Solas Hat

I gave you a sneak peek of my Solas hat in my Indie Pattern Month post – now here is the full review. Solas is an unusual design and one that didn’t catch my eye when it was first published for Ysolda Teague’s Knitworthy 3. But as I was in need of beanies this winter and wanted to experiment with different styles, I figured I’d get my money’s worth from my Knitworthy purchase and give it a go.

Woman stands in garden and wears a yellow handknit hat.
Worn with my Named Helmi Tunic Dress and Named Esme Maxi Cardigan. New specs from Clearly Contacts.

As well as having an unusual design, the construction of this hat is slightly different to a typical beanie with a rounded crown. The lightning bolt cable pattern is worked for a portion of the round, with the rest filled in with moss stitch. Decreases are worked on two sides of the beanie then the final stitches are finished with a tight 3-needle bind off, creating an almost trapezoidal shape with ruching at the top.

Woman stands in garden and wears a yellow handknit hat.

I have to admit that I found the instructions a little confusing, and had to drop back and reknit a few lines of stitches. My confusion came from having to work from a chart and written instructions at the same time – which usually isn’t a problem for me, but I got a bit lost trying to follow the written instructions.

For those who had the same trouble, here are my Ravelry notes: on each decrease round of the chart, decreases are also worked in the plain moss stitch body, in stacked lines. On plain rounds, the stitches above the decreases are worked as knits, while the other stitches maintain a moss stitch pattern in line with the stitches below – this pattern becomes out of step across the row as decreases are worked.

The final decrease round (final round of the chart) decreases are only worked in the chart, not the body, then the sharp decrease round is worked (marked in the pattern as “next round”, but it could have been more clearly marked).

I was also unsure if I had performed the 3-needle bind off correctly, as the pattern calls for a smaller needle which created quite dramatic ruching. Other Raveller’s hats seemed quite smooth at the crown, and there was no pattern picture of the top to compare it to.

Woman stands in garden and wears a yellow handknit hat.
Obviously I’m compensating with detailed pics of my hat.

Another reason I chose this pattern was to try The Fibre Co. Arranmore. It seems to be latest crush of the online knitting community, featuring heavily in cabled cardigans and jumpers. Because it is so flipping expensive, I wanted to test a small amount before committing to a full garment in it. I am so glad I did! This yarn was nothing like what I expected.

Despite being a 80% merino, 10% cashmere, 10% silk blend, Arranmore looks and handles like a soft cotton. I was shocked! And can’t really understand how a yarn predominantly made of wool could be so…..unwooly. It even mimics cotton’s inelasticity, meaning it was extremely hard on my weak hands. Knitting this hat was an exercise in fiery pain, and there is no way I could knit with Arranmore for any longer than I already have.

This isn’t a negative review – Arranmore is a beautiful yarn, one that fulfils its description of reflecting the wild Irish coast. The natural-looking tweed flecks add life and drama to the knitted fabric, and the colours blend perfectly to create a lemon-curd-like shade. It’s a nice yarn, but I’m not convinced it’s a $37 / skein-nice yarn.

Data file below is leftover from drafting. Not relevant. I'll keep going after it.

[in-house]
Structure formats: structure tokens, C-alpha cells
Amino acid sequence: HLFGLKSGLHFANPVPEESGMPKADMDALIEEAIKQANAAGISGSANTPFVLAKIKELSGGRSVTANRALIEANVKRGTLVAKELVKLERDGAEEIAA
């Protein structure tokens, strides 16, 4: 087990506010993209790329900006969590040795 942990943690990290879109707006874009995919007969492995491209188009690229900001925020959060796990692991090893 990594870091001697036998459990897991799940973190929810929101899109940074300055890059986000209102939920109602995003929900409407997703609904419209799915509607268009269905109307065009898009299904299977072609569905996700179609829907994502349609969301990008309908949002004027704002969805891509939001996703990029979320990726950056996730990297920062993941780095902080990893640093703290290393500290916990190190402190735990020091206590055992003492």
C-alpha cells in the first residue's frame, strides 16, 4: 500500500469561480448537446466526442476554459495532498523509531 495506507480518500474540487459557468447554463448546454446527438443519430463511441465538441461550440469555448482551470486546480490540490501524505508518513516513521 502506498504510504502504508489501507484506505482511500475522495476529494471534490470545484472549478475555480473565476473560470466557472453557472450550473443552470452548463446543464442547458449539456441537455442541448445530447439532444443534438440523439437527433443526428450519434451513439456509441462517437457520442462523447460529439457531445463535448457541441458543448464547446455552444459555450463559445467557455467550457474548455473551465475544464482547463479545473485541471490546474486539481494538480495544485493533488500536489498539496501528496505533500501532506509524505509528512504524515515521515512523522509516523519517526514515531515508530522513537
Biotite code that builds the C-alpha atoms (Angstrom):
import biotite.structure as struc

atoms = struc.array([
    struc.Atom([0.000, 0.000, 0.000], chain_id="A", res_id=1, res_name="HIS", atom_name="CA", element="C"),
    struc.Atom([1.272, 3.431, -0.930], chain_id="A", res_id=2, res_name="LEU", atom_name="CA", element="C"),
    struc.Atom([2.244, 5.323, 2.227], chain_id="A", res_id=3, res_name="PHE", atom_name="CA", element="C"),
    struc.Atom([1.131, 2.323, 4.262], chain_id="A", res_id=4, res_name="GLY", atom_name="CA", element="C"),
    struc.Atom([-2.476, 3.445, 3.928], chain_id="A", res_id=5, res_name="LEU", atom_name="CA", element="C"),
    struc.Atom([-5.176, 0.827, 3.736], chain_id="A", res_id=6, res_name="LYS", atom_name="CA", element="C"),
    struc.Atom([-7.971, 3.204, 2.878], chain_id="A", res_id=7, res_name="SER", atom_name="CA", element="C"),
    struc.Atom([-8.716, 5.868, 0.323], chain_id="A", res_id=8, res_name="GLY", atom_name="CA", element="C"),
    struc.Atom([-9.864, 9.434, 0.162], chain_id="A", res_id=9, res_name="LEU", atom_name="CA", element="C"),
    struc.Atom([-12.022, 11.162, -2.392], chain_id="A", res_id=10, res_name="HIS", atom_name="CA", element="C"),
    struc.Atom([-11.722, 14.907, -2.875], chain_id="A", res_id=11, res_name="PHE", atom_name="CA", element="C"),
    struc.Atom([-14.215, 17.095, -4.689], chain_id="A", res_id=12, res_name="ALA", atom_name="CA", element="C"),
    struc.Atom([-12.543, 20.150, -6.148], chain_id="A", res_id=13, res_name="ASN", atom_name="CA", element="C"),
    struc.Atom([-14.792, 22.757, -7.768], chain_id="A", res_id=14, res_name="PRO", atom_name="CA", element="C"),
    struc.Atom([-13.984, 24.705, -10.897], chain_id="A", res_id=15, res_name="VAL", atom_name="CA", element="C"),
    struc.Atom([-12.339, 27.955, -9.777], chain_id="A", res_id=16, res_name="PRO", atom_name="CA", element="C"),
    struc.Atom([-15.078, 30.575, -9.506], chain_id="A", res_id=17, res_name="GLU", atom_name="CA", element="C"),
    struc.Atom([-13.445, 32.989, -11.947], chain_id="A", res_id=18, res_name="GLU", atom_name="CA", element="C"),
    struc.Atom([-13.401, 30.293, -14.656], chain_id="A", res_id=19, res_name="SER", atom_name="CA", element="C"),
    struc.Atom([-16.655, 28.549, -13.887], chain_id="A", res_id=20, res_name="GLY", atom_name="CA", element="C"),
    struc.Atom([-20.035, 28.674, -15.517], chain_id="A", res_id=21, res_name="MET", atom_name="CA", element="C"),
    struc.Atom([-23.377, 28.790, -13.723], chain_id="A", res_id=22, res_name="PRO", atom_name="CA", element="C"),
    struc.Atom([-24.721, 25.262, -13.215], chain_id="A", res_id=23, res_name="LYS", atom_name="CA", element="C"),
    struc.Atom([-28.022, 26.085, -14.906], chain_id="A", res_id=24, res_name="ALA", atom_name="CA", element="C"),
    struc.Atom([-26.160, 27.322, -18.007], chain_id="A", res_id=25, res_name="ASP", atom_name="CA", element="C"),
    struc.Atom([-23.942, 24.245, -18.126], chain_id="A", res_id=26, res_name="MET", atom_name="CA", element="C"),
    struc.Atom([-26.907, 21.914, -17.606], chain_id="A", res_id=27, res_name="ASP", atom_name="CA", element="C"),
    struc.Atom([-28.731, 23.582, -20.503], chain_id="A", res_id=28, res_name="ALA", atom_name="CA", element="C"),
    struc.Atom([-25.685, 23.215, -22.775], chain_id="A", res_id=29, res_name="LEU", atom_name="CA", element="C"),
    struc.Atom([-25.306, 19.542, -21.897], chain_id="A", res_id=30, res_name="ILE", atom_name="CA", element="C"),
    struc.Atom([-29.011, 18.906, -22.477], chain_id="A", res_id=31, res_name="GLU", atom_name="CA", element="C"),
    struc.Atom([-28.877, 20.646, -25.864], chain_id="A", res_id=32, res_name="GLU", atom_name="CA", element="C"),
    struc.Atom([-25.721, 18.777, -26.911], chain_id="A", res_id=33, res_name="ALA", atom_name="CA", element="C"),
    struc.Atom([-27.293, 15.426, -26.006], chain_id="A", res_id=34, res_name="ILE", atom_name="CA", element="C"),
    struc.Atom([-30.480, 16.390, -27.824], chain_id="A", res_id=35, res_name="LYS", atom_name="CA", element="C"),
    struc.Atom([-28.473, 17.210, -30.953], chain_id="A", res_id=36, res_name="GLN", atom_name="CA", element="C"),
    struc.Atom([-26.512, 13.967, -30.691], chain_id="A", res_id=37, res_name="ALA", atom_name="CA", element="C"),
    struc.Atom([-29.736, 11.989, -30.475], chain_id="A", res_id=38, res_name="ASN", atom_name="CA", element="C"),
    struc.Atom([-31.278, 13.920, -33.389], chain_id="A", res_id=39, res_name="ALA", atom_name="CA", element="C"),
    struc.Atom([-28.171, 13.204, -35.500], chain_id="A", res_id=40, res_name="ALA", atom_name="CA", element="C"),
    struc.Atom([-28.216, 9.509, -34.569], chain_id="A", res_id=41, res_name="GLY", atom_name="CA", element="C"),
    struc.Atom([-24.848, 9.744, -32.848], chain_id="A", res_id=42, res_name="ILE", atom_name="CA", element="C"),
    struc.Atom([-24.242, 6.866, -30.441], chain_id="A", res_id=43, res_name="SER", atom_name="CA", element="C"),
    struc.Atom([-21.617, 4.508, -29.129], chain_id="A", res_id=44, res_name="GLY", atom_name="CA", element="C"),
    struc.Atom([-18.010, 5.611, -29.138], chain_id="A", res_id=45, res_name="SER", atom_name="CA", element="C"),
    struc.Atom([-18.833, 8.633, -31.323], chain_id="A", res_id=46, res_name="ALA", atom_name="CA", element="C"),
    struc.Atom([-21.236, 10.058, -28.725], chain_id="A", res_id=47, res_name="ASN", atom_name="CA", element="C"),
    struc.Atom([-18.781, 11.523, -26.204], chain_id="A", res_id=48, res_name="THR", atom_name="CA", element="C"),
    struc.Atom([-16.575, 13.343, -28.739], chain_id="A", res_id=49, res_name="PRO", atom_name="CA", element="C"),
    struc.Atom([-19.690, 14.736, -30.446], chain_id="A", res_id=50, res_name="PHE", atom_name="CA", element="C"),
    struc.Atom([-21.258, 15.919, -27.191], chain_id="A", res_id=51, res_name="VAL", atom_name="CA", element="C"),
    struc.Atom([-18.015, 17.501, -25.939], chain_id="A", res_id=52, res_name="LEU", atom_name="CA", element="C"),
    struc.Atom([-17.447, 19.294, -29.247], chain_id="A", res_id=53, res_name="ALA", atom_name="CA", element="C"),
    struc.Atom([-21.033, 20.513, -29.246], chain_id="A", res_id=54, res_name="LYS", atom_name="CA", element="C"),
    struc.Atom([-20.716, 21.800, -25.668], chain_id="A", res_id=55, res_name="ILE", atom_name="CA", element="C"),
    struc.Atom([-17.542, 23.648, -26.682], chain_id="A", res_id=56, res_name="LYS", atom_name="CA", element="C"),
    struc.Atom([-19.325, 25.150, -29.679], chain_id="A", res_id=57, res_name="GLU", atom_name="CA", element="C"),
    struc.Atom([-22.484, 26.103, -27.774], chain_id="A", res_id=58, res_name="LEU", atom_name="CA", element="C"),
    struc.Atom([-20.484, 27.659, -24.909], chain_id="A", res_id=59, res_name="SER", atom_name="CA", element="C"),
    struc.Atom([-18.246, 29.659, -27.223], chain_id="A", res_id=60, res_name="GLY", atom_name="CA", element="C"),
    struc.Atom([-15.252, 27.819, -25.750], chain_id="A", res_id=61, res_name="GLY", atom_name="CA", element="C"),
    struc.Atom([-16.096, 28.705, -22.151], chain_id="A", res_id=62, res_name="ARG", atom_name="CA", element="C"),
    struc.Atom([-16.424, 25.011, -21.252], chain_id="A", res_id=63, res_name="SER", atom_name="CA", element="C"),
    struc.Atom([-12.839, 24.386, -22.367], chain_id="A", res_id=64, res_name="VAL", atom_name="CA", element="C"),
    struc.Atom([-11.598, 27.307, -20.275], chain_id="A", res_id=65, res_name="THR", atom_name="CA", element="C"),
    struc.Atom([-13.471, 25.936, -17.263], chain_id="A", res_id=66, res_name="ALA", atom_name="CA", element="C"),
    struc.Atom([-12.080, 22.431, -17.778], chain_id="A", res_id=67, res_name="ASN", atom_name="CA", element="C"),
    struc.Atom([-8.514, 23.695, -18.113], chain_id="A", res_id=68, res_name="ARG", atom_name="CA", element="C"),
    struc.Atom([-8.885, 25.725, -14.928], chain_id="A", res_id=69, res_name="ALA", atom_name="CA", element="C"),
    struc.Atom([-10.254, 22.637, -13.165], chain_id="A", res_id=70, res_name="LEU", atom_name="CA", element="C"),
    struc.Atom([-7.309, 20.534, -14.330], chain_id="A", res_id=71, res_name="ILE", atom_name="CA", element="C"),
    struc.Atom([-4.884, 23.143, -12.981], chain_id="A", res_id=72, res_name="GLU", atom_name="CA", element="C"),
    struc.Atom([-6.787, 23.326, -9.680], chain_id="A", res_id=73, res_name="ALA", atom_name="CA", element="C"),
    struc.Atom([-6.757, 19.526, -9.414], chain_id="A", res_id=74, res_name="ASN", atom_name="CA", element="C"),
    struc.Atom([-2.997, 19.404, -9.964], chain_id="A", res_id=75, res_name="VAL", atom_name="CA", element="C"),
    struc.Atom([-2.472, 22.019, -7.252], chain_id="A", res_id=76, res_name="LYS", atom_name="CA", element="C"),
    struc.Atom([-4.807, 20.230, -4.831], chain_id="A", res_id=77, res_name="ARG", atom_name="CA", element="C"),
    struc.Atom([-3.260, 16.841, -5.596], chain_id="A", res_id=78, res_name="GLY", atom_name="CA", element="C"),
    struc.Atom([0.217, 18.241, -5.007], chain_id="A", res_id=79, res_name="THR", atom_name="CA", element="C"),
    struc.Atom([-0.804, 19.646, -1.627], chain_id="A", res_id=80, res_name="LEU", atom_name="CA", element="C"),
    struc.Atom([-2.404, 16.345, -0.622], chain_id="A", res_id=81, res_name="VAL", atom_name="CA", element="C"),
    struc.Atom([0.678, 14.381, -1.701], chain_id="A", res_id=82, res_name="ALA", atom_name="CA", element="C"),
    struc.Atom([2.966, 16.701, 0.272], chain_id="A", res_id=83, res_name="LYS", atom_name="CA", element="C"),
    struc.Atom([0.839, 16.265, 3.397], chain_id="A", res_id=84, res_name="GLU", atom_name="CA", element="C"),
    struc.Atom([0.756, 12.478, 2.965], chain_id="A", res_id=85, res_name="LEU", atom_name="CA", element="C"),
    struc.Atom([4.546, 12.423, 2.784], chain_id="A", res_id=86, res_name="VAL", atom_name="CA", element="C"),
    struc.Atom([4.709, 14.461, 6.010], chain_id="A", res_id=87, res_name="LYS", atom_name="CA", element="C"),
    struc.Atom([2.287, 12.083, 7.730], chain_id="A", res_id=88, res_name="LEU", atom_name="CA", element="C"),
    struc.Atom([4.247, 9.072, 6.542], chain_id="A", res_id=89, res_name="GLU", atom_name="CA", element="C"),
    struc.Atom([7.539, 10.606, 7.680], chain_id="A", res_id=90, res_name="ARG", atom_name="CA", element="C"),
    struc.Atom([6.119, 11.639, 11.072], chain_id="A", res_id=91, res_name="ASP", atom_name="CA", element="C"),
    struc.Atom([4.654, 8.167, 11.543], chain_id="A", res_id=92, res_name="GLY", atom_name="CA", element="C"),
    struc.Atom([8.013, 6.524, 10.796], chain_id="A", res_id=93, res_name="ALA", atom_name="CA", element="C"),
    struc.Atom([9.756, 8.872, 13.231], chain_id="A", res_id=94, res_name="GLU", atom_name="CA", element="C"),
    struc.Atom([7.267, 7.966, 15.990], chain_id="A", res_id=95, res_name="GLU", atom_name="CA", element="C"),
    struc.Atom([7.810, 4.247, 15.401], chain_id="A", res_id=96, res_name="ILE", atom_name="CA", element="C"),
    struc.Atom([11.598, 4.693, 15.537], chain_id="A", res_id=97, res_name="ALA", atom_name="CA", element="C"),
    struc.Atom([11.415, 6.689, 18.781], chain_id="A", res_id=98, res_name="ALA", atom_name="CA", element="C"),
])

Woman stands in garden archway. She wears handknit yellow hat, checked flannelette long cardigan, black floral dress, burgundy velvet leggings and ankle boots.
From my IPM outfit post

This was an experiment that definitely paid off! I’m glad I branched out and tried different shapes, styles and techniques. And even though Arranmore wasn’t for me, at least I know that now rather than spending $300+ for a garment amount. Now I have the lofty goal of knitting all the designs from Knitworthy 3 (bar the socks!). It will 100% not happen, but I’ve already acquired the From Galway to Shetland kit for the Ljós Hat…watch this space!

 

Yellow handknit hat.

Yellow handknit hat.

The deets:
Pattern: Solas by Ysolda Teague (my Ravelry notes)
Pattern details: “A slouchy bottom up hat featuring a simple, modern cable pattern. The moss stitch background is perfect for showcasing the texture of a tweed yarn — in this case a luxurious take on a traditional Donegal tweed. The blend of wool, silk and cashmere is beautifully soft with a sturdy hand that gives the hat body and structure. The pattern includes four sizes, with a scaled down chart for the child’s size.” Available as a single PDF pattern download or as part of collection Knitworthy 3.
Yarn: 0.73 skeins / 116.9 meters / 127.8 yards / 73 grams The Fibre Co. Arranmore in Finian
Needles: 4mm for brim and bind off, 4.5mm for body of hat
Mods: None. Knit adult size L for finished circumference 20″.

Author: Siobhan S

20 something, living in country Australia. Spoonie profile: ME/CFS, dysautonomia, anxiety. All about sewing, knitting and food. Unapologetic feminist and disability advocate.

6 thoughts on “Solas Hat”

  1. Beautiful color. I can’t knit so your detailed instructions are beyond me, but this looks fantastic! Also, it was 108° F here last week and this hat makes me long for it to be chilly hat season!

    Like

    1. In a few months our situations will be swapped I’m sure! The colour of the yarn really attracted me to the pattern – it’s what one of the samples is knitted in. Give it a go, it’s a great pattern.

      Liked by 1 person

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